Electricity industry powers up for Y2K tests

The North-American Electric Reliability Council (NERC) will hold its final year 2000 (Y2K) readiness drills September 8 and September 9, and there may be a lot more riding on this drill than meets the eye.

The ninth day of the ninth month of 1999 is expressed as 9999 on older systems. As it turns out, 9999 is also a command to shut down a file in some applications.

"When the drill dates were picked six months ago, we weren't sure how risky they were. We thought it best to have people and resources ready," said Jon Arnold, chief information officer at Edison Electric Institute, the trade association for investor-owned electric utilities, in Washington.

The previous drill date of April 9 was also selected because it was the 99th day of the year and some concerns had been raised.

"As it turned out, they have very low risk in terms of power delivery and production," Arnold said.

According to Arnold and Ken Silver, a year 2000 consultant, one of the worst things that could happen just prior to midnight on December 31, 1999 is that large industrial users fearful of power failures could suddenly switch over and start using their own generators.

"'Let there be no unnatural acts' is the catch phrase we use," Arnold said, referring to so-called erratic behavior by customers.

A number of utility watchdogs are aware of the potential problem.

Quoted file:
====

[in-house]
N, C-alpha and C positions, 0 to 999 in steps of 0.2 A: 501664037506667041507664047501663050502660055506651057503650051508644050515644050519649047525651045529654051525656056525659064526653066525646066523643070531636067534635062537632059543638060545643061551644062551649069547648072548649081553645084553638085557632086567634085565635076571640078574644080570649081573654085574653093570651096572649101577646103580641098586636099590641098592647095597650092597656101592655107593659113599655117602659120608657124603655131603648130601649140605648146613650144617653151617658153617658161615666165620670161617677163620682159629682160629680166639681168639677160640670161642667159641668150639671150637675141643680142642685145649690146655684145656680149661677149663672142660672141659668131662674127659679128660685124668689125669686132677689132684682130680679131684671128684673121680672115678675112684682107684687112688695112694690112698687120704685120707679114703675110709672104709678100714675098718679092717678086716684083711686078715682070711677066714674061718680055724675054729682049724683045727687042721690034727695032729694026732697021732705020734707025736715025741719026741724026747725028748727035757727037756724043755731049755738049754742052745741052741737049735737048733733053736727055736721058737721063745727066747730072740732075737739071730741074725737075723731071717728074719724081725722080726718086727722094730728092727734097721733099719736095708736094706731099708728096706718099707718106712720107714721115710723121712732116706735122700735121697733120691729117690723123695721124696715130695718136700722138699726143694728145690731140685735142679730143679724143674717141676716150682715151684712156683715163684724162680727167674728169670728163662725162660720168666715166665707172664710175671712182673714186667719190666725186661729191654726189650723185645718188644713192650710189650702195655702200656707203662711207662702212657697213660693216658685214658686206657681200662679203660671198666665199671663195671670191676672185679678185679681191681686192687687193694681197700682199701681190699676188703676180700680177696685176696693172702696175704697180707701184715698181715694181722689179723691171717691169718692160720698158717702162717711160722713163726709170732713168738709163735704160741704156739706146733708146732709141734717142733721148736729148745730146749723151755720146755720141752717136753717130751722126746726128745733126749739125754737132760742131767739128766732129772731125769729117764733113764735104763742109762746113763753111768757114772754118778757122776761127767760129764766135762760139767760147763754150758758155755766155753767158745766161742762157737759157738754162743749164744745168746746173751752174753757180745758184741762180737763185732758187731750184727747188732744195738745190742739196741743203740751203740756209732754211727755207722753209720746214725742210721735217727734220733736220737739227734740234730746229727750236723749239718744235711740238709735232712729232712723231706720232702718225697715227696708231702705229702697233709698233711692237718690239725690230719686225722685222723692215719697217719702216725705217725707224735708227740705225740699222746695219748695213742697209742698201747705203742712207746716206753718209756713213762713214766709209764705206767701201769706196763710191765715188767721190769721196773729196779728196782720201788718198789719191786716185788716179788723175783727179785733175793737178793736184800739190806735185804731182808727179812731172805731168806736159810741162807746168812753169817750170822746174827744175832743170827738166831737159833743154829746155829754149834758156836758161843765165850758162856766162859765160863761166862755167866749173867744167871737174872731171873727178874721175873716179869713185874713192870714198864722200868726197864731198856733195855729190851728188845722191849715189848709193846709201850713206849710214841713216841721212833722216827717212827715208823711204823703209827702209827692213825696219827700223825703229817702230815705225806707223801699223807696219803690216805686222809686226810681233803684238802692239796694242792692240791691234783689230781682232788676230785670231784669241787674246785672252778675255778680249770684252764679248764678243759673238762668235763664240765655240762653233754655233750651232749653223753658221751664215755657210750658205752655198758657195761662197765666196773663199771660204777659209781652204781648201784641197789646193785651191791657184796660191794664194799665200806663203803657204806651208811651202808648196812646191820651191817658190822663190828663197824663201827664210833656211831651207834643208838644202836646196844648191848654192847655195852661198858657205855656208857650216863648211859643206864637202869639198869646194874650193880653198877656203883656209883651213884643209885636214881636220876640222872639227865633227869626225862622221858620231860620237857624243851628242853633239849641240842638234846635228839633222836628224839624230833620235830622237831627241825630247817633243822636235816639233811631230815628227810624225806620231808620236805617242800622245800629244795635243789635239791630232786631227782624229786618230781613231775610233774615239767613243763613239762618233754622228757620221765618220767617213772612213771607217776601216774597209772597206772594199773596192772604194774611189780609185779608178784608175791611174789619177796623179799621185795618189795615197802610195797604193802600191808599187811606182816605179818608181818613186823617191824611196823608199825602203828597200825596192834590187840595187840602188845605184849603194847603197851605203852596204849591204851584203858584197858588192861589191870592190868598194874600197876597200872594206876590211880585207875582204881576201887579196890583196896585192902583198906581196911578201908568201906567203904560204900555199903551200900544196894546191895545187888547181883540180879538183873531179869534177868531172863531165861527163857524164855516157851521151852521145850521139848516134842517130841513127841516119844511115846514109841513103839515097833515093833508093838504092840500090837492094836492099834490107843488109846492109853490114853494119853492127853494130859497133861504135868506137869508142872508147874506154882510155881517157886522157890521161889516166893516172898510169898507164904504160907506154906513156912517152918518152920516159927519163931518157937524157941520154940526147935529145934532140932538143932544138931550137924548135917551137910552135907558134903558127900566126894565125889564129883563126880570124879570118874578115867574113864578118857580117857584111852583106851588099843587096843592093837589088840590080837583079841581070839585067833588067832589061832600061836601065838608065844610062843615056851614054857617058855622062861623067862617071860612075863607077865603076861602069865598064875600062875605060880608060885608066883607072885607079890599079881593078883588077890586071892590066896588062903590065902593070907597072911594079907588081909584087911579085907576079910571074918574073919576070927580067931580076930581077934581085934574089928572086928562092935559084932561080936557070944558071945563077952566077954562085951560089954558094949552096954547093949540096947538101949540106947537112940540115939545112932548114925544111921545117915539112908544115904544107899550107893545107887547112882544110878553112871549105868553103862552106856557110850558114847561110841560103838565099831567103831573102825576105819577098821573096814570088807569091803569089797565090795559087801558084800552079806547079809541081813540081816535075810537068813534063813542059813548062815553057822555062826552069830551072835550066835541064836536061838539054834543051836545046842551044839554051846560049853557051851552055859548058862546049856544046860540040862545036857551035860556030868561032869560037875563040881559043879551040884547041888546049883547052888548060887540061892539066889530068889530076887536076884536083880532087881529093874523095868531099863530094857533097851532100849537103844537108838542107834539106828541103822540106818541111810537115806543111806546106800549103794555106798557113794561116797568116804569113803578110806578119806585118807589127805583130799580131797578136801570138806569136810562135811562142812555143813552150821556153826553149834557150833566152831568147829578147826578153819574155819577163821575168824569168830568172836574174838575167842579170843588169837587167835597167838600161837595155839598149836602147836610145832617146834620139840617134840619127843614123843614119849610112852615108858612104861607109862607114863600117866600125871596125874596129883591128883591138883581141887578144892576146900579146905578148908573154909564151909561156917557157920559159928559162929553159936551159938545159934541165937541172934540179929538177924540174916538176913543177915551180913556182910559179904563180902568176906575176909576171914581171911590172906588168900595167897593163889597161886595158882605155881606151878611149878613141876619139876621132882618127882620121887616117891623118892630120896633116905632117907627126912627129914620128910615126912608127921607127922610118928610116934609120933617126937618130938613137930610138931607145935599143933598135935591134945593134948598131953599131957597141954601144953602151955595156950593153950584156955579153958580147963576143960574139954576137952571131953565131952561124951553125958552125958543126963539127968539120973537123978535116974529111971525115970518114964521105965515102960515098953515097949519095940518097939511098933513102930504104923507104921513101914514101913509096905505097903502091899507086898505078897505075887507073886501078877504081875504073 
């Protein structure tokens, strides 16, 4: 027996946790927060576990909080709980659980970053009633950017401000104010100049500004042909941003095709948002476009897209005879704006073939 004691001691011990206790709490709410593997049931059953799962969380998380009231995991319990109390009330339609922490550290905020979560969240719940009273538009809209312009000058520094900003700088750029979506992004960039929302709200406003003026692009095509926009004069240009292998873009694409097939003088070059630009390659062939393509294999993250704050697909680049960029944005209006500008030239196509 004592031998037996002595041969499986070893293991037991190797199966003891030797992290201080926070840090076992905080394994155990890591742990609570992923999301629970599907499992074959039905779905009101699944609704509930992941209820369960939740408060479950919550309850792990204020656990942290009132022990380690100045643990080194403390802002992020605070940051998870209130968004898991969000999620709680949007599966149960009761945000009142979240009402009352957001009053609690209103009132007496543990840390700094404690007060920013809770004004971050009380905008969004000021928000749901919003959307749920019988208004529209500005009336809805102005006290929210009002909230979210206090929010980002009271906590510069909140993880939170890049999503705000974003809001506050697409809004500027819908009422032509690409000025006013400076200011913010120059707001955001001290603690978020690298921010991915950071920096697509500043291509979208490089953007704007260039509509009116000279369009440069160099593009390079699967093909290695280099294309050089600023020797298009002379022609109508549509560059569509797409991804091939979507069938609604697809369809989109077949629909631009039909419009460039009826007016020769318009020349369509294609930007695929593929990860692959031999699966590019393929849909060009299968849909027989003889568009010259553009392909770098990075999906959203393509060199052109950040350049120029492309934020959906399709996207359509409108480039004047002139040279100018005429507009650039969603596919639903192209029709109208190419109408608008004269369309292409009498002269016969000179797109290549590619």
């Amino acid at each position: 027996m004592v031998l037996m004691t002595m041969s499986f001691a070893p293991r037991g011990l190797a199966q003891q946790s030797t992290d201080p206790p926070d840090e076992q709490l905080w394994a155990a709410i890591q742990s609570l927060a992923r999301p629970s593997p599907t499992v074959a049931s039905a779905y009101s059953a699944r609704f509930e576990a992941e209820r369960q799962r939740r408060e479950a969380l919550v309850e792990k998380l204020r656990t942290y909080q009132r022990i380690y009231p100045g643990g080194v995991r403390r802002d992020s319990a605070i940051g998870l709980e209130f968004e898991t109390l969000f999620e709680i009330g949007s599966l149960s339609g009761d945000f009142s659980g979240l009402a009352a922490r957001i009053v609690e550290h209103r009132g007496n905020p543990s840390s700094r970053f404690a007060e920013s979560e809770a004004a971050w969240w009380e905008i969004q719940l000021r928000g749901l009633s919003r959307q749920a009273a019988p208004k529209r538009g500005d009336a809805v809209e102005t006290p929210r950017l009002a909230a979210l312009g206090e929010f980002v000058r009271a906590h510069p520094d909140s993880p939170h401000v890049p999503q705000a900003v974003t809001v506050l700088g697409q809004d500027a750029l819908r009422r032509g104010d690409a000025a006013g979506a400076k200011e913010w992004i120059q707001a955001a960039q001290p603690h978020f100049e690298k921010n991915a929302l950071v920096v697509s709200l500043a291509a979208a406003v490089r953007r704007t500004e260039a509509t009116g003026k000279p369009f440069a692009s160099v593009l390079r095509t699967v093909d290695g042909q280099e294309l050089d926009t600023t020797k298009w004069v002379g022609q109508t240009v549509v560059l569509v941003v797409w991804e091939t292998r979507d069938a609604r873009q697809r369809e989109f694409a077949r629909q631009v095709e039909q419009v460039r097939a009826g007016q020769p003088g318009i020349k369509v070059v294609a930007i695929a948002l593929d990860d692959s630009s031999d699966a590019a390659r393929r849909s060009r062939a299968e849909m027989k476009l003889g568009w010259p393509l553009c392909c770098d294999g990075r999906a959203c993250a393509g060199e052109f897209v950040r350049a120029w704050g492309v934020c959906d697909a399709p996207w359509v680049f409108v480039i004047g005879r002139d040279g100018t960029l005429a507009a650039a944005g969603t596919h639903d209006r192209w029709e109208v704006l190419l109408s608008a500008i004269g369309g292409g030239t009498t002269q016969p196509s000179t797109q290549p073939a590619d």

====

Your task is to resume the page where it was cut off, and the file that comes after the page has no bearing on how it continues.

"Too much (power) is troublesome because you get higher voltages on your system that can cause problems just as low voltages can cause problems," said Eugene F. Gorzelnik, director of communications at NERC, in Princeton, New Jersey.

"We are communicating that to our biggest customers," Gorzelnik said.

In fact, as year 2000 testing proceeds, experts continue to predict that there will be light, power, and computer systems on Saturday, January 1. But when employees go to work on Monday, January 3, they may not be able to get into their buildings.

This is because local, not national, systems may become the focal point of year-2000 failures. Security card keys, fire alarms, and uninterruptible power supplies, all of which are date-sensitive, are cited by experts as potential problems.

Employees may be locked in or out of garages, elevators, and lobbies. IT personnel may not be able to open internal doors to computer rooms. Also, executive offices or rooms with valuable equipment may be inaccessible, Silver said.

"Security cardkey systems are date-smart," Silver said.

Another potential problem exists with building automation systems, according to Garry Myers, president of Tee Square Services, a building management system design company in Allendale, New Jersey.

"We've checked building automation systems that control heating and air conditioning, fire alarms, and security systems from coast to coast. Every one of them required either a firmware or software upgrade," Myers said.

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